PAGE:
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Home > Topics > Paramedic
May 30, 2014

Beating of medic Bryan Stow case now underway

Stow's attorney outlined the case to a packed courtroom, but it was too much for Stow, who is brain damaged from the beating, to attend

By Linda Deutsch
The Associated Press 

LOS ANGELES — The Los Angeles Dodgers had insufficient security when San Francisco Giants fanBryan Stow was severely beaten in a Dodger Stadium parking lot after the 2011 opening day game between the California rivals, an attorney told jurors Thursday in opening statements of the trial of a lawsuit seeking damages from the team and former owner Frank McCourt.

The defense countered that there was more security than at any other Dodgers opening day and that responsibility for the injuries lay with the two men who pleaded guilty to the attack and with Stow himself for being intoxicated and exchanging taunts with the assailants.

Stow's attorney, Tom Girardi, outlined his case in a packed courtroom, but his brain-damaged client was not present.

Stow, 45, had observed jury selection from a wheelchair, but Girardi said outside court that it had been too much for the former paramedic from Northern California. He requires constant care, which his lawyers say could cost $50 million over his lifetime.

Girardi said that the Dodgers cut costs by using more non-uniformed off-duty police officers than uniformed officers, who cost more. "The deterrent effect of having an officer in blue means a lot to everybody," he said.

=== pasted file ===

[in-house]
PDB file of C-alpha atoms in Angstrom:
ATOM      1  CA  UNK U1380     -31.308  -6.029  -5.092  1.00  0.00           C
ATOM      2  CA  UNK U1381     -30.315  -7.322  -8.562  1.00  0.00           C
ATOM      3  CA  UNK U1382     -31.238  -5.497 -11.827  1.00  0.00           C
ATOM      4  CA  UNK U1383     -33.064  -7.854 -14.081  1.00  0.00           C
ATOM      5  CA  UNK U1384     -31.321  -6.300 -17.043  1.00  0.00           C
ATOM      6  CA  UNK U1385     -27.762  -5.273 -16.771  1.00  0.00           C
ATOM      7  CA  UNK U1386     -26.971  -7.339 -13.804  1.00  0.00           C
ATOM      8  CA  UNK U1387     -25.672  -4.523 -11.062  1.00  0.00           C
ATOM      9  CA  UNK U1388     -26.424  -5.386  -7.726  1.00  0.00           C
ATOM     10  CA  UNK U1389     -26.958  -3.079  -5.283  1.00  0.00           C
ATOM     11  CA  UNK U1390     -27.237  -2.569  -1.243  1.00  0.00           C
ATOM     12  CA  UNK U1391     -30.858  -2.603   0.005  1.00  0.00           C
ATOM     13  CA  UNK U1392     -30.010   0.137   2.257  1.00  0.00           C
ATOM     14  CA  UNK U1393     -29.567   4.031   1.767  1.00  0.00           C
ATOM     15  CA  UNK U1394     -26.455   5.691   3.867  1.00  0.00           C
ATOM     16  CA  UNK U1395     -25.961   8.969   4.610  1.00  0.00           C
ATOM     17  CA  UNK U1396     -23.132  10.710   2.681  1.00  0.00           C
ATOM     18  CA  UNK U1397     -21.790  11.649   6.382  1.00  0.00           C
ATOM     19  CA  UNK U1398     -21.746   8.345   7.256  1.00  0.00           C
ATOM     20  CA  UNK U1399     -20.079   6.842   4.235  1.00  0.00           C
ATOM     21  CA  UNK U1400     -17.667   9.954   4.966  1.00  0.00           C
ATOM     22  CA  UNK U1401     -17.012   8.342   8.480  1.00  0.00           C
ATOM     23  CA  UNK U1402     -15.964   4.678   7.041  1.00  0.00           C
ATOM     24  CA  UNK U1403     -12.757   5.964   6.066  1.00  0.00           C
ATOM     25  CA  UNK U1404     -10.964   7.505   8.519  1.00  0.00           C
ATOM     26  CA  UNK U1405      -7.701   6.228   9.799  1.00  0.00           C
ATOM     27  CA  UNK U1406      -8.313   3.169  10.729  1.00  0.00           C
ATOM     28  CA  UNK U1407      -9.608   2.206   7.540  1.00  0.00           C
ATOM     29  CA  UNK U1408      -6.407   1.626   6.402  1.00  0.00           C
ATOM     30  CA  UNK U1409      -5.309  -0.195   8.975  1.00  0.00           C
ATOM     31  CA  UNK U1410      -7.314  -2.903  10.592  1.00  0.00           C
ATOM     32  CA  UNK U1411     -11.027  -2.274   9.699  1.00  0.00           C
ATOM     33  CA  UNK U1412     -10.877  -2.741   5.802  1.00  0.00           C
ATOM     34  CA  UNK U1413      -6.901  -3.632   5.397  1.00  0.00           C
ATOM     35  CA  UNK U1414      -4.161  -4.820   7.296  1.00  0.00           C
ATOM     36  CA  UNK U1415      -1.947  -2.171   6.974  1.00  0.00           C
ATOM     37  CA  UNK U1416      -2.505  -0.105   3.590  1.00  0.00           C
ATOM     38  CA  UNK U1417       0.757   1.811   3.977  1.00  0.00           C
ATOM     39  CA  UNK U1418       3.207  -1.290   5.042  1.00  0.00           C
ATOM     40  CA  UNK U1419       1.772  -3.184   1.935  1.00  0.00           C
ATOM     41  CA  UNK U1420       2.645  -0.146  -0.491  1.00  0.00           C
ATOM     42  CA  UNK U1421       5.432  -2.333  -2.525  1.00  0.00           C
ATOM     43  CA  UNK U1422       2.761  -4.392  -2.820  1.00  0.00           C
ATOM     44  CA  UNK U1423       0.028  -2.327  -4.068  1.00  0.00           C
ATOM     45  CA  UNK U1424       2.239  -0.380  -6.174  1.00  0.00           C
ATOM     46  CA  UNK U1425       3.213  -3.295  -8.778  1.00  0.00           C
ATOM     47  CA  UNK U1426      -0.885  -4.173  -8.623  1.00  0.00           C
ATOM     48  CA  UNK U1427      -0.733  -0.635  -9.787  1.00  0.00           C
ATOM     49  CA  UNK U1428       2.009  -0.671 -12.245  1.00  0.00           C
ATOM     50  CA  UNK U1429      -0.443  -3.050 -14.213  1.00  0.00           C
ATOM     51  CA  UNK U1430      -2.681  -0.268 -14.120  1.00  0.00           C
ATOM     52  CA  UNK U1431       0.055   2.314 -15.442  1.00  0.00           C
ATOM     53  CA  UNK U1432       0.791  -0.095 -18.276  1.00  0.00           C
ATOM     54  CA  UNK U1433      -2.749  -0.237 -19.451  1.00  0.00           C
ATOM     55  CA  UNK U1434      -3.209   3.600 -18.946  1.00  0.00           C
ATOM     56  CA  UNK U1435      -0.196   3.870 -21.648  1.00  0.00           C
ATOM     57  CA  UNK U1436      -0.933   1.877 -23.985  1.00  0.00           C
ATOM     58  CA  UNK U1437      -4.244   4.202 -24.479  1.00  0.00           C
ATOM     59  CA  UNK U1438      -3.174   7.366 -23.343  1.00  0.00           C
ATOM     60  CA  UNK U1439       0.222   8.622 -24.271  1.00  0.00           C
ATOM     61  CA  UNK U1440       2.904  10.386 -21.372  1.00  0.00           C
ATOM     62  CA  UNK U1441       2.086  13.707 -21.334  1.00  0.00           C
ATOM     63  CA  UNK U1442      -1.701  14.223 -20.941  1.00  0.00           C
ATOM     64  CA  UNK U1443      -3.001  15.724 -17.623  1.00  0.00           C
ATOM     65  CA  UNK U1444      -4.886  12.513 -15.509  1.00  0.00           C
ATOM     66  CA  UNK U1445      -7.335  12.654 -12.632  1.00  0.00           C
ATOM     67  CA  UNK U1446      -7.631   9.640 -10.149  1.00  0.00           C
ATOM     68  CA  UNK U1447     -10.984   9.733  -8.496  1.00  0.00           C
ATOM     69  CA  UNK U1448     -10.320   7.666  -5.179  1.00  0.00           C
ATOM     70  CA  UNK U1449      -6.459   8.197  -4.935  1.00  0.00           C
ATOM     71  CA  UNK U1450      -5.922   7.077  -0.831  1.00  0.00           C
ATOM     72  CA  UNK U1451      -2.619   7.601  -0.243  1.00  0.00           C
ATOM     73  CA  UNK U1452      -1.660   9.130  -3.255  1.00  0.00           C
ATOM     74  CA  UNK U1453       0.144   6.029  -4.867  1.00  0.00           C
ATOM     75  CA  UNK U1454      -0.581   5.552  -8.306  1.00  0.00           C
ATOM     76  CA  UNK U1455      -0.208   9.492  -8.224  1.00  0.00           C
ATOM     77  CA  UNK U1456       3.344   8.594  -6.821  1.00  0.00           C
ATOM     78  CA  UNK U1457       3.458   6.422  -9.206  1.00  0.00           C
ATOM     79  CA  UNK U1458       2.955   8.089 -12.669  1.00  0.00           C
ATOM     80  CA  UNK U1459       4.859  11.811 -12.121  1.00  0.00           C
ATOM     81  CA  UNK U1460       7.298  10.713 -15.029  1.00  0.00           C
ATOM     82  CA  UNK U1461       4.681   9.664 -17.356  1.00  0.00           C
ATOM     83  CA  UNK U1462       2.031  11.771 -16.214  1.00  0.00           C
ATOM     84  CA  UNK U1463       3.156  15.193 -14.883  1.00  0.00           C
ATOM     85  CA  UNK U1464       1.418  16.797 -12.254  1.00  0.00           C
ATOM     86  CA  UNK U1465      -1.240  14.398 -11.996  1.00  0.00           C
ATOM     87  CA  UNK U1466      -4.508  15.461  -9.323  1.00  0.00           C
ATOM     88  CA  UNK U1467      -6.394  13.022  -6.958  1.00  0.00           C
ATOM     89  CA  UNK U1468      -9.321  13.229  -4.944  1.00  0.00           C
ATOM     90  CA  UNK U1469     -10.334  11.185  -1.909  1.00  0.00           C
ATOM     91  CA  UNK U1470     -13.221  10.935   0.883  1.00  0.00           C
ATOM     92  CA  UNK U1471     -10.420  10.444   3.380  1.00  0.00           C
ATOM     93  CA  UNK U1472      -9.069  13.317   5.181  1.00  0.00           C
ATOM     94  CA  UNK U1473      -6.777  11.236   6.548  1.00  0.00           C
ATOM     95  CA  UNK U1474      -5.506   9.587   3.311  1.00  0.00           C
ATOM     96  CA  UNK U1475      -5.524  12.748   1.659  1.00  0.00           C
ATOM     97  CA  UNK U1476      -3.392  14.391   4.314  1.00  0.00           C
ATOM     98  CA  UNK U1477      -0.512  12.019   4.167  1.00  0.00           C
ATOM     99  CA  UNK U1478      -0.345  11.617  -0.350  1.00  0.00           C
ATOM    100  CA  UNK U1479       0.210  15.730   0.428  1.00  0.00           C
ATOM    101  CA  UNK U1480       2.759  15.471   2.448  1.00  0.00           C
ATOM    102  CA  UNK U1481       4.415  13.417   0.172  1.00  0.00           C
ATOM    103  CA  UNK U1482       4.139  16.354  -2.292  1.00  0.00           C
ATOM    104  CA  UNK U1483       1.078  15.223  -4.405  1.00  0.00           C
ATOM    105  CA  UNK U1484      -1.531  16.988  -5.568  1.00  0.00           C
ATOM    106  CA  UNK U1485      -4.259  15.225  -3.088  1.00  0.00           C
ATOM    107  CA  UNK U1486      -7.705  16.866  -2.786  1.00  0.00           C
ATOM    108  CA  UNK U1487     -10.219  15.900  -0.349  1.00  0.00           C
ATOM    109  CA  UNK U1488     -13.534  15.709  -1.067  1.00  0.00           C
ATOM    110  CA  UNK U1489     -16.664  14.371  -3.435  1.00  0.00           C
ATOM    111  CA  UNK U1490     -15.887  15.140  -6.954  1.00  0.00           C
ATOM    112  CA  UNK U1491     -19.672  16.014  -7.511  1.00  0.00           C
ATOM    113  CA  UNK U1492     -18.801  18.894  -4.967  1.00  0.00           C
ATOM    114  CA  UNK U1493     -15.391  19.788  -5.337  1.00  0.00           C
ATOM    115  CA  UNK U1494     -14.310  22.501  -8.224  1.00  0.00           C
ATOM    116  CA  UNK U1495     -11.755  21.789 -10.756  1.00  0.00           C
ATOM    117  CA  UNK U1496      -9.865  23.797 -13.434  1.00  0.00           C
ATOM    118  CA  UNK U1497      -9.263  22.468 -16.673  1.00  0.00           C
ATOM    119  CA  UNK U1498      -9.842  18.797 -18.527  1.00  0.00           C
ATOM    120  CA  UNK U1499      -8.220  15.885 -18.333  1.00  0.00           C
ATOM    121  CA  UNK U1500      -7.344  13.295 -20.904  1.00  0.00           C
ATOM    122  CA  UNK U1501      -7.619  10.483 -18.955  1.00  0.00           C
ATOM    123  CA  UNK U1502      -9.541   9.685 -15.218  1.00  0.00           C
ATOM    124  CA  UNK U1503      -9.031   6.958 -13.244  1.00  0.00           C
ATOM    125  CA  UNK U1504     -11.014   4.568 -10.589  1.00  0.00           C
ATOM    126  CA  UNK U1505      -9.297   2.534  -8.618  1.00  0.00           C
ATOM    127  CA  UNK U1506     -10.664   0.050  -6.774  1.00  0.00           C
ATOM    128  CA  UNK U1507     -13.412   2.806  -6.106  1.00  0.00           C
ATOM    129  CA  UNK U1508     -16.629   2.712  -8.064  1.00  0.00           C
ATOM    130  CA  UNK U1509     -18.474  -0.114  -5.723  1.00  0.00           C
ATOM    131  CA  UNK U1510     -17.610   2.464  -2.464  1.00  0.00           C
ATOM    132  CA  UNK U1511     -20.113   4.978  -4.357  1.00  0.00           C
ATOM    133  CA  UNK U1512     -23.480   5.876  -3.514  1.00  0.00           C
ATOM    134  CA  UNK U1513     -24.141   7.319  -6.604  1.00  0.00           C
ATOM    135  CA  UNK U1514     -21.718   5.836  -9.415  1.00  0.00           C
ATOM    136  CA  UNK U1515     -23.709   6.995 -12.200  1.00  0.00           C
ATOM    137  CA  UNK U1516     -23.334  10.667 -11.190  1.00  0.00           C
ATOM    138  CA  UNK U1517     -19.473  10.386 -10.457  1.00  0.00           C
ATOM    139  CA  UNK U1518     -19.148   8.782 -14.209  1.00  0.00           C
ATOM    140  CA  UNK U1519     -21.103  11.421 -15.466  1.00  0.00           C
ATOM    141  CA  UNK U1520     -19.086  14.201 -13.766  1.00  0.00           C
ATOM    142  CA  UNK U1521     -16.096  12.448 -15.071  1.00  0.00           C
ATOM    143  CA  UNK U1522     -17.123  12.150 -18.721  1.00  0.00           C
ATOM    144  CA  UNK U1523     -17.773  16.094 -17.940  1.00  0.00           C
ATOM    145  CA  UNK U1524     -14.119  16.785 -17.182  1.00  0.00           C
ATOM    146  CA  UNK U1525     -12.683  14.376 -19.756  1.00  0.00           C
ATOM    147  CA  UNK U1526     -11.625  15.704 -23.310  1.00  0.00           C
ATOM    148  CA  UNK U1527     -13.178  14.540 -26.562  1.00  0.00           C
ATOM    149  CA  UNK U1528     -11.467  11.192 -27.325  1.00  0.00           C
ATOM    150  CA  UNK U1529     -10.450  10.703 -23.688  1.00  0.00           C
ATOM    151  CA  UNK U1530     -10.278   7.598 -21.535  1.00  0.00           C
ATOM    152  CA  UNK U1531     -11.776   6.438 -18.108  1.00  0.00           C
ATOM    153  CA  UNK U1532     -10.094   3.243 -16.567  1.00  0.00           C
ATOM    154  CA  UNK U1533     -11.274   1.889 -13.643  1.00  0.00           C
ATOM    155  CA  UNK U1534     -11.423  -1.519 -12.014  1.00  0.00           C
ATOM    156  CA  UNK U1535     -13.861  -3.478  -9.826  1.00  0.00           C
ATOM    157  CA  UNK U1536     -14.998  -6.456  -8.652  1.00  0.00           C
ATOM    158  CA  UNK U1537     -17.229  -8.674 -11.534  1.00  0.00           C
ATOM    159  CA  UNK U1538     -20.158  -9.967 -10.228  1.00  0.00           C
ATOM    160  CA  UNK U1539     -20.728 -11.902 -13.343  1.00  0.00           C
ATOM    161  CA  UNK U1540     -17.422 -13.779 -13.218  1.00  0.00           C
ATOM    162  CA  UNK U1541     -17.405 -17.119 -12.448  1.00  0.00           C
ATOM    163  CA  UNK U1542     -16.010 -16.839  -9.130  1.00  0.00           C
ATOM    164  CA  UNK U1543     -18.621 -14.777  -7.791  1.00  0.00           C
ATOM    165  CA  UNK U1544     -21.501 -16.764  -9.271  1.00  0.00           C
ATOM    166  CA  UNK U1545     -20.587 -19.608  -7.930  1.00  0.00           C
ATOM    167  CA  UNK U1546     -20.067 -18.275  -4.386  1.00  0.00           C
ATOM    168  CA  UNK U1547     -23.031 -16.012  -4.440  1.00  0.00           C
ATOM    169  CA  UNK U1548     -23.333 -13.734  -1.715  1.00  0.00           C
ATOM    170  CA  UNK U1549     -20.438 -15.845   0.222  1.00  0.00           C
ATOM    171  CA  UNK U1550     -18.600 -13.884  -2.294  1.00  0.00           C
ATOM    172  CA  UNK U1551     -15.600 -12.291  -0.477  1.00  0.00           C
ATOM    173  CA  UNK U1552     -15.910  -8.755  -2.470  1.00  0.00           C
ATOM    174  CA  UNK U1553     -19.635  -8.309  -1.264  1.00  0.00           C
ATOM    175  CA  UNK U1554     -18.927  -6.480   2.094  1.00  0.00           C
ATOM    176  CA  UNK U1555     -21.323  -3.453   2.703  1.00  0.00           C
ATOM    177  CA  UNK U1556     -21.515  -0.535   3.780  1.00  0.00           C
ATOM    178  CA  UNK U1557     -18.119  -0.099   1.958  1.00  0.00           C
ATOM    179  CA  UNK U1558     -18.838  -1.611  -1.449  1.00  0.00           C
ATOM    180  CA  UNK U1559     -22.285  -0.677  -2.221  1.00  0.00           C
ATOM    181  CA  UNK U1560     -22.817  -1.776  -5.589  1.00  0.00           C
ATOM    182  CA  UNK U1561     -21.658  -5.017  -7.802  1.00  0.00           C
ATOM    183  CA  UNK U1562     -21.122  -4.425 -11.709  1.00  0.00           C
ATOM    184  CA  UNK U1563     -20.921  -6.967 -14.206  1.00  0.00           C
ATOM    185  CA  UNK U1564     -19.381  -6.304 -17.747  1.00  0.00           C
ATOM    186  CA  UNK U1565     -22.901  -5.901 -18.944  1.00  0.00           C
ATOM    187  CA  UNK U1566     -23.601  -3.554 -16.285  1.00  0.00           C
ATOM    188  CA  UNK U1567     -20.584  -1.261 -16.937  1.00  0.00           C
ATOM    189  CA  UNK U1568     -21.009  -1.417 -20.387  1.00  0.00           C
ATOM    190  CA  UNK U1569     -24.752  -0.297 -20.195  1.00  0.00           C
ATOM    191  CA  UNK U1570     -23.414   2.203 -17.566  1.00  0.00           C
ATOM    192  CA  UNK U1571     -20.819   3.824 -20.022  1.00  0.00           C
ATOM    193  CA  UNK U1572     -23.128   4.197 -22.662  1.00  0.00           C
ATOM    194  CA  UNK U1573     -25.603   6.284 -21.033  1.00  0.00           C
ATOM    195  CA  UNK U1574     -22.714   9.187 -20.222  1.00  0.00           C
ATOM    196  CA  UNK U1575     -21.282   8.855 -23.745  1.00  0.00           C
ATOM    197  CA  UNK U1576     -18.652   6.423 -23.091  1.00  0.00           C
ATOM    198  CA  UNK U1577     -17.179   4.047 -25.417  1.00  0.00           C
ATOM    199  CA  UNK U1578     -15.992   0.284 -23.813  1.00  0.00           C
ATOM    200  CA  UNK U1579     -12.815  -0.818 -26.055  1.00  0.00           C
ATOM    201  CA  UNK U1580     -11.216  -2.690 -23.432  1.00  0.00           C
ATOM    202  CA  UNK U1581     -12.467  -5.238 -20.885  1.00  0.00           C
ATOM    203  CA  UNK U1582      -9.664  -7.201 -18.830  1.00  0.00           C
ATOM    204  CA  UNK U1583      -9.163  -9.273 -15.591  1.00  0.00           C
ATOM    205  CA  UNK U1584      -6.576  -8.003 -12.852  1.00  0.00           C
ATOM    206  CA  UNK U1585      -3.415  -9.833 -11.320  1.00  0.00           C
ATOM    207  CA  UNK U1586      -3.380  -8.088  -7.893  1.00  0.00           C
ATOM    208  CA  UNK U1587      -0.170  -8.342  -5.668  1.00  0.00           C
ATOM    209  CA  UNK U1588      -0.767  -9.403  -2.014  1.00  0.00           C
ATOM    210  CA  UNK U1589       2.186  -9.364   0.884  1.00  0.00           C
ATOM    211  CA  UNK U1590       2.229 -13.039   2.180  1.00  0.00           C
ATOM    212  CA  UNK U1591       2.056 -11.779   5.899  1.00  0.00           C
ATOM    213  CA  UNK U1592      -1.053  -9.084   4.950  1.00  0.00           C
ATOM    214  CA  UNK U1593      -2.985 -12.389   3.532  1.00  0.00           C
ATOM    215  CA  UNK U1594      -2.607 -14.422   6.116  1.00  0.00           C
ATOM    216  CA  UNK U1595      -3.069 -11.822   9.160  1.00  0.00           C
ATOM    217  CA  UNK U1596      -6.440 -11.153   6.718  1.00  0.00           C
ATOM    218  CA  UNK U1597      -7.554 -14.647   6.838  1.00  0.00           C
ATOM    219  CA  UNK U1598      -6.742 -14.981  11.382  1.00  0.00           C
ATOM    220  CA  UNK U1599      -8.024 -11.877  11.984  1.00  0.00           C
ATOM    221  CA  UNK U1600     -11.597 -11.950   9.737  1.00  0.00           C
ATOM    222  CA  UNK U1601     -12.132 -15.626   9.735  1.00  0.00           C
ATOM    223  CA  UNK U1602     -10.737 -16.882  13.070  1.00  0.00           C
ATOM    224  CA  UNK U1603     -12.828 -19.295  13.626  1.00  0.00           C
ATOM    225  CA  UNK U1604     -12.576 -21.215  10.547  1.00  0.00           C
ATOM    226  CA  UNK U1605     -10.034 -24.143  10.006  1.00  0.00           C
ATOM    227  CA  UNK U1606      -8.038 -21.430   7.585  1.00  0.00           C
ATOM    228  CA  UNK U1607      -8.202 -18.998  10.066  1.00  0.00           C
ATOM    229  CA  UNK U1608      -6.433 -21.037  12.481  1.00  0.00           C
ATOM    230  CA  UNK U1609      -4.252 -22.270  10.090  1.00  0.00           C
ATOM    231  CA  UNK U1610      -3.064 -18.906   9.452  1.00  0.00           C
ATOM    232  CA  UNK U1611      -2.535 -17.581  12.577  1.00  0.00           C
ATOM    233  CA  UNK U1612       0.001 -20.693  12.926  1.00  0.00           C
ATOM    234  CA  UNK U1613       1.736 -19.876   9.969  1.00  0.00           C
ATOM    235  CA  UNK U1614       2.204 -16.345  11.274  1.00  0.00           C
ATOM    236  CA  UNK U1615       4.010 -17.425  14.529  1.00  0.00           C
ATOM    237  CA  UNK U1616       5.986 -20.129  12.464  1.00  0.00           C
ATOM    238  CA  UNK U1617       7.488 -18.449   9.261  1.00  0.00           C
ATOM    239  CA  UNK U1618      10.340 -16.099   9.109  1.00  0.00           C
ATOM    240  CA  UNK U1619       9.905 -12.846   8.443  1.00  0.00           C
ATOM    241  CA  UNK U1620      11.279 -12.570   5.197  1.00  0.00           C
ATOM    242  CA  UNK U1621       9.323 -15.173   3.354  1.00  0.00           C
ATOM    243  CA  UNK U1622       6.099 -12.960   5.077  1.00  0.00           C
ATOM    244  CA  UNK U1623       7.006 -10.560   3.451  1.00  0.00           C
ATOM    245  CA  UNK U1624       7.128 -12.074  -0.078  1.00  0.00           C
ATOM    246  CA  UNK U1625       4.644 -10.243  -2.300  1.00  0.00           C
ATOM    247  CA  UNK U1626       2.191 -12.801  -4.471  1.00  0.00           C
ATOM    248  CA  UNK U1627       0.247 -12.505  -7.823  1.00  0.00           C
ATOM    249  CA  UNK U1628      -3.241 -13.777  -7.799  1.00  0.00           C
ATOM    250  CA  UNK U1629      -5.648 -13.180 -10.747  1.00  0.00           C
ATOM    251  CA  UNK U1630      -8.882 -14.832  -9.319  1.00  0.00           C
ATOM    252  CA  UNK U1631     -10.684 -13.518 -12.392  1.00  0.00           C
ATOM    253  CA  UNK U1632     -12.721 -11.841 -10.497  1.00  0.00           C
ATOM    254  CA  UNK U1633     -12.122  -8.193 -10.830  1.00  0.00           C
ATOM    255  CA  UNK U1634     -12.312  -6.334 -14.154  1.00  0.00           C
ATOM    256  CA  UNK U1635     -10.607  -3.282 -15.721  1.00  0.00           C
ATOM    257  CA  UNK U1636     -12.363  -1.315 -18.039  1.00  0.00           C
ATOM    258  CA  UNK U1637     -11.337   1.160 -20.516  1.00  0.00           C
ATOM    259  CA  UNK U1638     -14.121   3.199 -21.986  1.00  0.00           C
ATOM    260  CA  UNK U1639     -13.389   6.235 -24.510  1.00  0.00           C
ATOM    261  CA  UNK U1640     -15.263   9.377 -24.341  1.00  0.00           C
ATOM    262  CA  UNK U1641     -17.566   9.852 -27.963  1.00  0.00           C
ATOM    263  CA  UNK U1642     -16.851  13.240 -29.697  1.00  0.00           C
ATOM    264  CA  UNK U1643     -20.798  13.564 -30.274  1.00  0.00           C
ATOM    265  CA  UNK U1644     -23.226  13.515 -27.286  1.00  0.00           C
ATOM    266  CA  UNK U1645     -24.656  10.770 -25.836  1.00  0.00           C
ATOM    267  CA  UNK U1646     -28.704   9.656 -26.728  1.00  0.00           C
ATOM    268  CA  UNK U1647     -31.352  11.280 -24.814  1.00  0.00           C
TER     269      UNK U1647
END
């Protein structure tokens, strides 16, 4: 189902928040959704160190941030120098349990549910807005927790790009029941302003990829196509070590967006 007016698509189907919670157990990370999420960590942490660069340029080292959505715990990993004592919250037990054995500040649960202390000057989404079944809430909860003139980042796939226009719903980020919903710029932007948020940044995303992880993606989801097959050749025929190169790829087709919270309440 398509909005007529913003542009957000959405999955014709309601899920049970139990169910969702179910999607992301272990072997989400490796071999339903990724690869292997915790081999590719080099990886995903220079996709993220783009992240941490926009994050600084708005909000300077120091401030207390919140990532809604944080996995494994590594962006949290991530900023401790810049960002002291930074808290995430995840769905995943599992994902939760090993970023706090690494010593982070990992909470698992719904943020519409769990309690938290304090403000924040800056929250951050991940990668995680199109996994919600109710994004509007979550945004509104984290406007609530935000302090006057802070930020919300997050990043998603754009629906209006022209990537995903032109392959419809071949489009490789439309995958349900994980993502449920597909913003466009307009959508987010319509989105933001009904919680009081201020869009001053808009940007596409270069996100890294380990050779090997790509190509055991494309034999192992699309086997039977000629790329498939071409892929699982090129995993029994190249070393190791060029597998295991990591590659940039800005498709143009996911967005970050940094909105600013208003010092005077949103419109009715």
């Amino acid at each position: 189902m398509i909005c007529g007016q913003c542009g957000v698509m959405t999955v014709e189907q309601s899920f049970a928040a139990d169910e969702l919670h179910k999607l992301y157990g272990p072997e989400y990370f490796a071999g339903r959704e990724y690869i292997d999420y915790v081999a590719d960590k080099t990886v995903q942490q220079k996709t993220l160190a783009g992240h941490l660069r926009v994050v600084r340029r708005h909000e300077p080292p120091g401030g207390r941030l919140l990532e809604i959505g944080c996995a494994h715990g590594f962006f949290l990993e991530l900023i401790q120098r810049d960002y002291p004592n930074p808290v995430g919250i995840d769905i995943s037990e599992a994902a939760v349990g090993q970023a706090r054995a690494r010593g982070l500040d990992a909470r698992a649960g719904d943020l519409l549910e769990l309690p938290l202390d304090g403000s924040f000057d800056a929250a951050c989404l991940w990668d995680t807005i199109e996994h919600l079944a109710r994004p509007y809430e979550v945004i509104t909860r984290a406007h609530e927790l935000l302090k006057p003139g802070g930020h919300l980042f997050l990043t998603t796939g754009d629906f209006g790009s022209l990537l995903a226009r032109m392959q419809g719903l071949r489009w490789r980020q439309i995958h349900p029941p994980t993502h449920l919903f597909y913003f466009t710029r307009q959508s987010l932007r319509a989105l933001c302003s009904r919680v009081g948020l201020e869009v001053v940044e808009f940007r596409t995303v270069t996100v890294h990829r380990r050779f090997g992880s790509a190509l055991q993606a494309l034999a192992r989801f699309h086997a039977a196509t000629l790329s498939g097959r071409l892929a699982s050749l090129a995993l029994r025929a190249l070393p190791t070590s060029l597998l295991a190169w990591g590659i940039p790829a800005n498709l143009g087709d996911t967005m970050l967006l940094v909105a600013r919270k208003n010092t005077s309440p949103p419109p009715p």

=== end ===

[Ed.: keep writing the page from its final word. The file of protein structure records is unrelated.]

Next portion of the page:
Girardi described a rowdy atmosphere at the game, with a crowd of 56,000 and tempers running high because of the teams' fierce rivalry.

"There was a lot of hostility," he said. "It's different than going to a night at the symphony at the Hollywood Bowl."

During the game, one of Stow's eventual assailants was throwing food and soda at people sitting near him in the stands, Girardi said. "All of the time there was this yelling and screaming and throwing stuff at these nice people there was no security," he said.

Attorney Dana Fox, representing the Dodgers and McCourt, said a capacity crowd was expected and the Dodgers took it seriously.

"The evidence is going to show in this case Mr. Stow was gravely injured because of a testosterone- and alcohol-fueled flash-fire fight in the parking lot," Fox said. "Some of this was caused by Mr. Stow, who consumed a lot of alcohol. He drank liquor and beer before the game and beer during the game."

When Stow arrived at the hospital, his blood-alcohol level was 0.149 percent, and forensics experts will show that at the time of the fight his level was between 0.16 percent and 0.20 percent, Fox said. The legal limit for driving is 0.08 percent.

Girardi earlier told jurors that the Stow's blood-alcohol level as it related to the standard for drunken driving was irrelevant because Stow and his friends had taken a taxi to the stadium and afterward were heading to the street to take another taxi.

Fox, however, contended that "it is not legal to be drunk in public when you can't care for yourself and others."

The defense attorney said the Dodgers had assembled "the largest security force ever for an opening day in their entire history," including 437 officers and security guards, Fox said. The sworn officers included police and California Highway Patrol, and the FBI was also present because an opening day game is considered a potential target for a terrorist threat, he said.

The Los Angeles Police Department and FBI had command posts at the stadium, and the FBI also had cameras, Fox said.